UNITED NATIONS (Reuters) - European countries were warned repeatedly about the refugee crisis now playing out on their doorstep and the flood of war-weary, desperate people into Europe should surprise no one, a senior U.N. official said on Friday.
Ivan Simonovic, assistant U.N. secretary-general for human rights, spoke to reporters in New York about the escalating migration crisis in Europe, saying it would not subside anytime soon.
More than 300,000 people have crossed to Europe by sea so far this year and more than 2,600 have died doing so. Many of those making the voyage are fleeing the civil war in Syria, now in its fifth year.
Simonovic said the death of a Syrian toddler who drowned off the coast of Turkey after a boat with refugees capsized was making people realize the human impact of the crisis. But the United Nations has long predicted that the refugee crisis would spill into Europe.
"Migration and refugees are now changing routes," he said. "Previously it was the Mediterranean. Now it's going eastward ... through the Balkans, through Turkey, Greece, Macedonia, Serbia, Hungary."
"This is something which we were warning all the time," he added. "You cannot hope to solve this crisis just by closing the door. Those desperate people will go through windows if you close the door."
Simonovic added that the vast majority of people abandoning their homelands are refugees - a legal term that imposes obligations on countries they reach to protect them - and not simply migrants seeking better economic prospects.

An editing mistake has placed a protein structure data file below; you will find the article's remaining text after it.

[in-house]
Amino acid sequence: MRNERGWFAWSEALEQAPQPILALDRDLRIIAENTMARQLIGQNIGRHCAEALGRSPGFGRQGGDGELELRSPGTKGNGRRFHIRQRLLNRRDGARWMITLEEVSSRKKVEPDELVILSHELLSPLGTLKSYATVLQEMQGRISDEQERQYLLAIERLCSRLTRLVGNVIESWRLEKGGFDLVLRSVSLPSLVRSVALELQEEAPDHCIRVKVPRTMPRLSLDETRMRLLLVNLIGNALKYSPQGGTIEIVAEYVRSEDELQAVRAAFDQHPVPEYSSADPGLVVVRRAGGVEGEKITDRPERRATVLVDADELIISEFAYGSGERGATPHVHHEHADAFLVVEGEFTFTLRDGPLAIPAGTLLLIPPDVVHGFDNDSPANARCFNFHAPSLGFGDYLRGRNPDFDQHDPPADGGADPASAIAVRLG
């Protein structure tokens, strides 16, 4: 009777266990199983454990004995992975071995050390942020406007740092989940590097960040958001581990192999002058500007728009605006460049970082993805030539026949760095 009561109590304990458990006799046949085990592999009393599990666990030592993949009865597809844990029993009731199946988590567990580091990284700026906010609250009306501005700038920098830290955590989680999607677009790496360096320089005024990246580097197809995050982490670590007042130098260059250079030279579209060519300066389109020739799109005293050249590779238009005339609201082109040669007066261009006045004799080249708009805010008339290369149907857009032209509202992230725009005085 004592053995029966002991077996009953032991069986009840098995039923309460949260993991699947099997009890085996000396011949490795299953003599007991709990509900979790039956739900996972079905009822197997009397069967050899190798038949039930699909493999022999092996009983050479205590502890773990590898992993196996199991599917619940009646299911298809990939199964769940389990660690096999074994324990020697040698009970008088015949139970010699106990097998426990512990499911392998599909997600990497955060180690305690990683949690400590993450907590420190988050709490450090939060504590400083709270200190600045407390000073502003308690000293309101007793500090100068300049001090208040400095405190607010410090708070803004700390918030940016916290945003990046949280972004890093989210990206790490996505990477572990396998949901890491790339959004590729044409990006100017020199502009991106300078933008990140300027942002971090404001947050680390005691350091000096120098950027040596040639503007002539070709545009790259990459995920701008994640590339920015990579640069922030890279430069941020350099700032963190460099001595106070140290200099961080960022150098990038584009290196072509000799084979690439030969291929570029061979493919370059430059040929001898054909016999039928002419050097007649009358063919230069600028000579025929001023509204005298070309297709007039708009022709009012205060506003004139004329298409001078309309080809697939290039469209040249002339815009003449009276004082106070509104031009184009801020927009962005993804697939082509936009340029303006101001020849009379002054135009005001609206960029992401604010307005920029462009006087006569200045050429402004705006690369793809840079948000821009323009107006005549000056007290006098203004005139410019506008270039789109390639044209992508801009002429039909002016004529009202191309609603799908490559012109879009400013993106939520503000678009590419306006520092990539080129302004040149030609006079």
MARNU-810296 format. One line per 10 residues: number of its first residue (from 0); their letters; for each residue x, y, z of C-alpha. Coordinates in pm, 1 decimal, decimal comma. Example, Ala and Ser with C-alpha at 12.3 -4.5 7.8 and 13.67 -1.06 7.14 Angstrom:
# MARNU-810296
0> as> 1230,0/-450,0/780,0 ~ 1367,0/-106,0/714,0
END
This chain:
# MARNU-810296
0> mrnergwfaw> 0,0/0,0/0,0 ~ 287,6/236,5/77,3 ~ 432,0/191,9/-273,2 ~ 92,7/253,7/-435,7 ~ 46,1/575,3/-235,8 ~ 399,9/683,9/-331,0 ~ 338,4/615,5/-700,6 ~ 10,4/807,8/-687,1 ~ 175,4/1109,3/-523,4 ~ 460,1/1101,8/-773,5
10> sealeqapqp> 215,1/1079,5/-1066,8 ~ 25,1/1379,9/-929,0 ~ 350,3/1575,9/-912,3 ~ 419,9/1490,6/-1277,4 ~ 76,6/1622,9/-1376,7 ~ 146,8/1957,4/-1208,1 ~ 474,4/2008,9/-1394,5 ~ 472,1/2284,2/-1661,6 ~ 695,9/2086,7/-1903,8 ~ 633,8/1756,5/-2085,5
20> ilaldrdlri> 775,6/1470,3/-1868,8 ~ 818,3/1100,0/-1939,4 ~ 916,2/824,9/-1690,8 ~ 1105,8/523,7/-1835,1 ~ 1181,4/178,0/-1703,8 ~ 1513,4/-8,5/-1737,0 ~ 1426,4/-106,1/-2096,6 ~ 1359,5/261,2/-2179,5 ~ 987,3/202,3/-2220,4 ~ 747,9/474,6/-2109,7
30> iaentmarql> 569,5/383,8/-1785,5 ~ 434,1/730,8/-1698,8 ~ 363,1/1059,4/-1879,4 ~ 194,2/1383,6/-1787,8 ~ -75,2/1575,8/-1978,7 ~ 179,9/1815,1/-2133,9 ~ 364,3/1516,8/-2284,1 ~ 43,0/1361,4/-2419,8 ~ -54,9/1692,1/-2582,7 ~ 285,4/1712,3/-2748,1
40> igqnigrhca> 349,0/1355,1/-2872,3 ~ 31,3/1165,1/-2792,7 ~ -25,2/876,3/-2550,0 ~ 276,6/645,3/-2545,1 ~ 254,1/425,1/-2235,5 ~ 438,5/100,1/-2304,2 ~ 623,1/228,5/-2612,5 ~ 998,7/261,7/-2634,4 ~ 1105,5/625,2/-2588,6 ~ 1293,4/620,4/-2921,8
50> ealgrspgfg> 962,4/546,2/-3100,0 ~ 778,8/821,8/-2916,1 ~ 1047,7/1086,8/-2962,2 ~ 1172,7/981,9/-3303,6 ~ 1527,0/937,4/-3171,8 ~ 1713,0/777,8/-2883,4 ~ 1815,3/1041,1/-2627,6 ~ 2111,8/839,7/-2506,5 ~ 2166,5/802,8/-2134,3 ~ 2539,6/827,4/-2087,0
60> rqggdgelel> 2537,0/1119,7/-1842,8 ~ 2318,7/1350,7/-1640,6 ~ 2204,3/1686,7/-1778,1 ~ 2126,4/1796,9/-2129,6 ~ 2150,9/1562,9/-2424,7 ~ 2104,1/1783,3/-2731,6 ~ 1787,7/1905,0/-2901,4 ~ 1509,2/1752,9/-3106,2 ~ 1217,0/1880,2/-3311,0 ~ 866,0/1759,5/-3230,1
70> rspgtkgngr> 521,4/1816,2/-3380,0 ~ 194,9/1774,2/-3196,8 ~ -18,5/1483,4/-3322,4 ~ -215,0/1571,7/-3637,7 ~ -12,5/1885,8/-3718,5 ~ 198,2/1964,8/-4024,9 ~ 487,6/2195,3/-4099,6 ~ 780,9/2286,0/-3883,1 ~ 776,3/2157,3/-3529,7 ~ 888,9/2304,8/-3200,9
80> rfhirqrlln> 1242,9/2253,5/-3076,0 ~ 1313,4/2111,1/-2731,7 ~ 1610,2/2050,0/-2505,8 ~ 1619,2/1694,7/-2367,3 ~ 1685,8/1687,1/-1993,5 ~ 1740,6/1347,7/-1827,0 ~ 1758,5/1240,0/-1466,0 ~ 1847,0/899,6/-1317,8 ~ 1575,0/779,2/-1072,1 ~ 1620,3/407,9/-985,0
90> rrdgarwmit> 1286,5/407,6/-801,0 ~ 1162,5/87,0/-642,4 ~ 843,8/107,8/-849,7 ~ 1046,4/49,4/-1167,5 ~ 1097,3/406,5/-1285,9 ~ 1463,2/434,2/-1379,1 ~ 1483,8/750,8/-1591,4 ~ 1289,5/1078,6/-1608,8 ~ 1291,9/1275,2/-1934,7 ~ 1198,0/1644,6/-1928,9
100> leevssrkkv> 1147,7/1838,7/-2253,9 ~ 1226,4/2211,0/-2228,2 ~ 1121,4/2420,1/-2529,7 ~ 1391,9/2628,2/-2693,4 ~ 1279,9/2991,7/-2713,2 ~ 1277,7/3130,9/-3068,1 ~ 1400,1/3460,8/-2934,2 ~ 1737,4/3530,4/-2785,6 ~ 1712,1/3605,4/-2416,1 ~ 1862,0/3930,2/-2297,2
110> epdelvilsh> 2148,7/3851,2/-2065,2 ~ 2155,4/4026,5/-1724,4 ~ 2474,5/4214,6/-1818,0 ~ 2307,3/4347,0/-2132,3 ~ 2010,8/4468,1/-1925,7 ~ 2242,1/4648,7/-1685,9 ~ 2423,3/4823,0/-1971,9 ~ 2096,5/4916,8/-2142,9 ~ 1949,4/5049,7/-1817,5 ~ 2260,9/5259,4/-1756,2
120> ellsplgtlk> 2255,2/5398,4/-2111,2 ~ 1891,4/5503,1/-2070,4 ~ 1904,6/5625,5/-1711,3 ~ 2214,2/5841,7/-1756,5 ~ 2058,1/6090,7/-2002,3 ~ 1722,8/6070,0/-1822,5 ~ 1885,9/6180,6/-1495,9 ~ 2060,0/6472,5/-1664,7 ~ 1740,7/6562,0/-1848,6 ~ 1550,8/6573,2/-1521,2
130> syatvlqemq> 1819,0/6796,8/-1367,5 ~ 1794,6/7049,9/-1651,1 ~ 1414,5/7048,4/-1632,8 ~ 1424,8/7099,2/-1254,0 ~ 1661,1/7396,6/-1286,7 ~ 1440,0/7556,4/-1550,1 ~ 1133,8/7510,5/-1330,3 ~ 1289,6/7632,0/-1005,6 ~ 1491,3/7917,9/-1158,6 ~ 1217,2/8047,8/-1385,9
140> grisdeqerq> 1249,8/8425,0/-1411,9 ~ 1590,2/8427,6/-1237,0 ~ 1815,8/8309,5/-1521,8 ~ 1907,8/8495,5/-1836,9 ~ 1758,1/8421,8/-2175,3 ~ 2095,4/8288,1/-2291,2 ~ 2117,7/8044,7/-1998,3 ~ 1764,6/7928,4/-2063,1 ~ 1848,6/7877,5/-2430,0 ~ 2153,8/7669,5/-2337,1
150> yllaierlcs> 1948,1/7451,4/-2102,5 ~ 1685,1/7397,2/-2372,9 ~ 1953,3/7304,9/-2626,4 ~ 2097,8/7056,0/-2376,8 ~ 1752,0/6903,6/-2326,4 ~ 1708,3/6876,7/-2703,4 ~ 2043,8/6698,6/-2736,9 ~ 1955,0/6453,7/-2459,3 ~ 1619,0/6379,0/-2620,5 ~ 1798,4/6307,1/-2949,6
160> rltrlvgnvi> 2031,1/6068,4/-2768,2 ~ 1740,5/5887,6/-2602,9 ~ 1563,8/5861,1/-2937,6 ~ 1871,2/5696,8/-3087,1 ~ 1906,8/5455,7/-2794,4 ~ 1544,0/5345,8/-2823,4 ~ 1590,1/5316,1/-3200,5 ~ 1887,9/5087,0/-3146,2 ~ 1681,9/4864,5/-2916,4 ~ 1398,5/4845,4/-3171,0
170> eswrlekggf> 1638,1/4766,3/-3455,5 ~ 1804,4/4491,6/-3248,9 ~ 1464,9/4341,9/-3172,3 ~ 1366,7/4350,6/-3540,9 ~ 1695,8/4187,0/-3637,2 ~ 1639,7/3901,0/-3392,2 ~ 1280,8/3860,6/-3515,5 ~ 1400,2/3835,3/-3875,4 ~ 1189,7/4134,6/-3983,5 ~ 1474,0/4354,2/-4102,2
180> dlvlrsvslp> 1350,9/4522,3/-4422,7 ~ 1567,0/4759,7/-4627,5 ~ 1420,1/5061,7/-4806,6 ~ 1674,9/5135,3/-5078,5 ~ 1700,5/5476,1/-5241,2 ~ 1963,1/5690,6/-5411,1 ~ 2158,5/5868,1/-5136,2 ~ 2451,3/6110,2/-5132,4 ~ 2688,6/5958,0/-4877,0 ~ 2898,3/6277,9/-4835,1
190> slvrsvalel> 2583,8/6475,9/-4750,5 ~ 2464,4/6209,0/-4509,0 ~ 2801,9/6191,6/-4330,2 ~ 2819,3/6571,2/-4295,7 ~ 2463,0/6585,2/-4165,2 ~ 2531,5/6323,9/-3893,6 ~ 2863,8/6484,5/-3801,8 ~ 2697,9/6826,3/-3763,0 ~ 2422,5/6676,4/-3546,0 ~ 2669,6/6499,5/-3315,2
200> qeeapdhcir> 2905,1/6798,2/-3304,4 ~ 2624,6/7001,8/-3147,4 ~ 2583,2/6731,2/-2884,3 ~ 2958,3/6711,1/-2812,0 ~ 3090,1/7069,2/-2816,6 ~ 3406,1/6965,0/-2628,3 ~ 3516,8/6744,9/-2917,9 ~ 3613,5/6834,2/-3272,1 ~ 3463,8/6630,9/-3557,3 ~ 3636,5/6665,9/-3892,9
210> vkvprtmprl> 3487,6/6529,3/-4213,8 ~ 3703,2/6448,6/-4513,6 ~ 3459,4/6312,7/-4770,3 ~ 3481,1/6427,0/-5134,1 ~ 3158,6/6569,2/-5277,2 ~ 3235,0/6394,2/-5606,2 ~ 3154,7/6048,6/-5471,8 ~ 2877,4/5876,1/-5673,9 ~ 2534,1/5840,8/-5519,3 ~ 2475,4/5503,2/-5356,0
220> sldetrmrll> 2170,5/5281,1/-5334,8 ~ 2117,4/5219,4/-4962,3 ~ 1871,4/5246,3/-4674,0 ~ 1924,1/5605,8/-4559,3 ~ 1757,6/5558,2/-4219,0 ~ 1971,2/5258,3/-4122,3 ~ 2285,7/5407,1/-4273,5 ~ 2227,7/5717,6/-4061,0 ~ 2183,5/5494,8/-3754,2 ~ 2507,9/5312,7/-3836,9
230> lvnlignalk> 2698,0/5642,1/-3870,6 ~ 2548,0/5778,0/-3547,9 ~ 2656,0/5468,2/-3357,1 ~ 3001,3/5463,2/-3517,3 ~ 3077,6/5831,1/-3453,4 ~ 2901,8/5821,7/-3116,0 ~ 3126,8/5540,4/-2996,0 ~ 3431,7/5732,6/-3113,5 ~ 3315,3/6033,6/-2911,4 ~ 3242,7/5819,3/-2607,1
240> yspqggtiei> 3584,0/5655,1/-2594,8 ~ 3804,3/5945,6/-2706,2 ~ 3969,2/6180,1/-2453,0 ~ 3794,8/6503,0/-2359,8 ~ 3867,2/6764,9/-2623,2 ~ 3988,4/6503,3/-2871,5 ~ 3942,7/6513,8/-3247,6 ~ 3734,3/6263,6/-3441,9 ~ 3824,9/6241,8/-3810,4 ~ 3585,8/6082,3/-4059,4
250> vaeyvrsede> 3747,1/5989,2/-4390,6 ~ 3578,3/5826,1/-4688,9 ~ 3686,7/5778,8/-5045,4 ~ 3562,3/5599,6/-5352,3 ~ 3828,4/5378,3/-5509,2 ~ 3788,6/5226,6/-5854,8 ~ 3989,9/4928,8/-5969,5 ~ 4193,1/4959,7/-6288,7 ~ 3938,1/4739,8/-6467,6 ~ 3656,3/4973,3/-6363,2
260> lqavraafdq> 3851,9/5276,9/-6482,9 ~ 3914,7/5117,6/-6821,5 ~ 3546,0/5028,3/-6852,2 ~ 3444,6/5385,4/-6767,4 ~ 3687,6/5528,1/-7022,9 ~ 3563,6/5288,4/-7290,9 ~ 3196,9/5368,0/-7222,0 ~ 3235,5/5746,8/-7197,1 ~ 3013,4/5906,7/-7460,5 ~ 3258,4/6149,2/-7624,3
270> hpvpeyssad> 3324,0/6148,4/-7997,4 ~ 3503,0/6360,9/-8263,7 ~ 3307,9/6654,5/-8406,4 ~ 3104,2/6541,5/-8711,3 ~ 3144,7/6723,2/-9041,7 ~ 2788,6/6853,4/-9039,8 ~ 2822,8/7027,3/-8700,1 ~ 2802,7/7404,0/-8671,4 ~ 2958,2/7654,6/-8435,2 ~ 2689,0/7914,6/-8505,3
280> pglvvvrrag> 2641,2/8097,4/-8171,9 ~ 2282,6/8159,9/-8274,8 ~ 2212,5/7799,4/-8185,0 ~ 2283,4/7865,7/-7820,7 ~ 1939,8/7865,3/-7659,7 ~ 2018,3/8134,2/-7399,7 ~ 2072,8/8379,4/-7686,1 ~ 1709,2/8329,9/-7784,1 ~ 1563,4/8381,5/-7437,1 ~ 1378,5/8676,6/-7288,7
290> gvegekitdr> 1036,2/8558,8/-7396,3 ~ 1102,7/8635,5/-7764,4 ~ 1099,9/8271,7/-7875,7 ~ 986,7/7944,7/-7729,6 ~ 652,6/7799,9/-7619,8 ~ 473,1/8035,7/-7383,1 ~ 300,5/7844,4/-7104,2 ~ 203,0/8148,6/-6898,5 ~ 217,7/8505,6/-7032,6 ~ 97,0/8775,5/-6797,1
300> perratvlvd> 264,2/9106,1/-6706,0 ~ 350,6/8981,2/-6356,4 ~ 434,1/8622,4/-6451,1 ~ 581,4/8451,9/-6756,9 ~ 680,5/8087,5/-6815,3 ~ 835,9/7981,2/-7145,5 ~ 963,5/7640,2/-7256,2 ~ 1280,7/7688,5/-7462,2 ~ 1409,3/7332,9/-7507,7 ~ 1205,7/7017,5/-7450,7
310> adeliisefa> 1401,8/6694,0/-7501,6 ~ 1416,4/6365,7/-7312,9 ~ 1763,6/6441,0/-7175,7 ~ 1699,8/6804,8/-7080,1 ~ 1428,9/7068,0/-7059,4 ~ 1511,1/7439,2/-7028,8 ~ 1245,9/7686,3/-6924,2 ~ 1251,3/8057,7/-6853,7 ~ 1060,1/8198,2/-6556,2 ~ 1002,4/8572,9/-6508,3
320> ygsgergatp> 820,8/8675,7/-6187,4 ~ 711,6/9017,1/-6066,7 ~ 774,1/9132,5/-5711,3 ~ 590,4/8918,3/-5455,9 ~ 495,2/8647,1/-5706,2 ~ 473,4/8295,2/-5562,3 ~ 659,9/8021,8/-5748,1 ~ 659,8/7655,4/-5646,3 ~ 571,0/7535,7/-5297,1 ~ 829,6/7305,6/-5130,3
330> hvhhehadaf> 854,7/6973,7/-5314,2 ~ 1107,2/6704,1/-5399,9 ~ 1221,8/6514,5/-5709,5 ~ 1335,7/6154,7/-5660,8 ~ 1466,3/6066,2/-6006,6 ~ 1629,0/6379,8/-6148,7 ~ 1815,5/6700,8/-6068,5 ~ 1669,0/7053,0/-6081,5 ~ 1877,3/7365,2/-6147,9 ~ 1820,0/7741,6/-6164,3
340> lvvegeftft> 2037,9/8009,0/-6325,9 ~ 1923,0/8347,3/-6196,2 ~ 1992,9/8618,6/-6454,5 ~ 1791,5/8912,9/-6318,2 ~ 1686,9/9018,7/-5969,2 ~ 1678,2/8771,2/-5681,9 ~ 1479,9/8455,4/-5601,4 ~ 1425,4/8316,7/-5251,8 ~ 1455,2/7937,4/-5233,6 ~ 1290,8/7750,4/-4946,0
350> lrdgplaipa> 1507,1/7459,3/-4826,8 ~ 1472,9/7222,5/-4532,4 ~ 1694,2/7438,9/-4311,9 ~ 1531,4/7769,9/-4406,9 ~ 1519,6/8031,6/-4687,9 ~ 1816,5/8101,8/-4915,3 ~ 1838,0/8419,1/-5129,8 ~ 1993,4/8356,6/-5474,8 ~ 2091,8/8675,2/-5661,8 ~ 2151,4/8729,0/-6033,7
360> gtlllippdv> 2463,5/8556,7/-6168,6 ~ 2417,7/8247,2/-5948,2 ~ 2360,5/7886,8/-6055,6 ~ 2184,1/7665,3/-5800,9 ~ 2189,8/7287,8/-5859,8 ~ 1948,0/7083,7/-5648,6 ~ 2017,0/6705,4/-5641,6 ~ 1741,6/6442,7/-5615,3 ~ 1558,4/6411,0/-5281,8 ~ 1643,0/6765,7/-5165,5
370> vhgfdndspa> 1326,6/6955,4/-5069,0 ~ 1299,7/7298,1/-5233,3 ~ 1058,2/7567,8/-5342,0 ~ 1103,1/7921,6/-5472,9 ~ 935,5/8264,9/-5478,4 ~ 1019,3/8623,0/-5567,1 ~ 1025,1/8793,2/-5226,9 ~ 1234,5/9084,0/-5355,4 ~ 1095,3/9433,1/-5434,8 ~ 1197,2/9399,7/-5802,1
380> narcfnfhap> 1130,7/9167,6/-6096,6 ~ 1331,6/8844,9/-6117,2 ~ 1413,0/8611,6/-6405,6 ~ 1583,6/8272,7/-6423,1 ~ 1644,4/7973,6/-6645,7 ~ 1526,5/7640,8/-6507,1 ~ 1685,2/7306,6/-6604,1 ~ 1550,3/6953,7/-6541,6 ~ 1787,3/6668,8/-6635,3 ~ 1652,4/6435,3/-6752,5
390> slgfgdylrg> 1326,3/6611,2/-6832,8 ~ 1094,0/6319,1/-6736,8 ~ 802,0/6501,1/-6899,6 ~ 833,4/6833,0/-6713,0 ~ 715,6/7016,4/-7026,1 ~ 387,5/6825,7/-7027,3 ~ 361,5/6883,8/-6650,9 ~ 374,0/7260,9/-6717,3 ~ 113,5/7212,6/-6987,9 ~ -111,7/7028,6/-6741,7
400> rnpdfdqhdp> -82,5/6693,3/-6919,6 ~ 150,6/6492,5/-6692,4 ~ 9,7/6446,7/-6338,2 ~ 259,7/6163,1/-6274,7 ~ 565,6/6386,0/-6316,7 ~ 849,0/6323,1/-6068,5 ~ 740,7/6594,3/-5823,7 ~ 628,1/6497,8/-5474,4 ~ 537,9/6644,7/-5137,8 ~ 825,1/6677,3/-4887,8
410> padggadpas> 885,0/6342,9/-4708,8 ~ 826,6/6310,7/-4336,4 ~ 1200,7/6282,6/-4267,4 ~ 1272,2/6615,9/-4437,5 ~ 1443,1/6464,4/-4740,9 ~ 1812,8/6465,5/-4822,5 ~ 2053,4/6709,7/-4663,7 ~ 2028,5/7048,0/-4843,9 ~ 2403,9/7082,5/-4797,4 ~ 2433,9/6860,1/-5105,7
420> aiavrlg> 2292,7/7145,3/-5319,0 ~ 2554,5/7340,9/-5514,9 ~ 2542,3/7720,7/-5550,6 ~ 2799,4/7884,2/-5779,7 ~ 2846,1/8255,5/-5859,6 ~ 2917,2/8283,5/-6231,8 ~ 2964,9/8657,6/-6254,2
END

Most are from Syria, Afghanistan, Iraq, Somalia, Eritrea and other conflicts and crises.
Hungary's hardline leader said Europeans could end up a minority on their own continent as a crackdown appeared to crumble in his own country, main entry point for tens of thousands of refugees and migrants reaching the European Union by land over the Balkan peninsula.
Hungary has canceled all trains to western Europe to prevent migrants from traveling on and seeking sanctuary in richer countries north and west.
Simonovic said the European crisis was inevitable because countries like Jordan, Lebanon and Turkey, which have taken the bulk of the refugees fleeing Syria's war, have too long been hosting millions of refugees.
"Now that they are not staying in Lebanon, Jordan and Turkey, it's Europe that sees them at their doorstep," he said.
Reporting by Louis Charbonneau; Editing by Tom Brown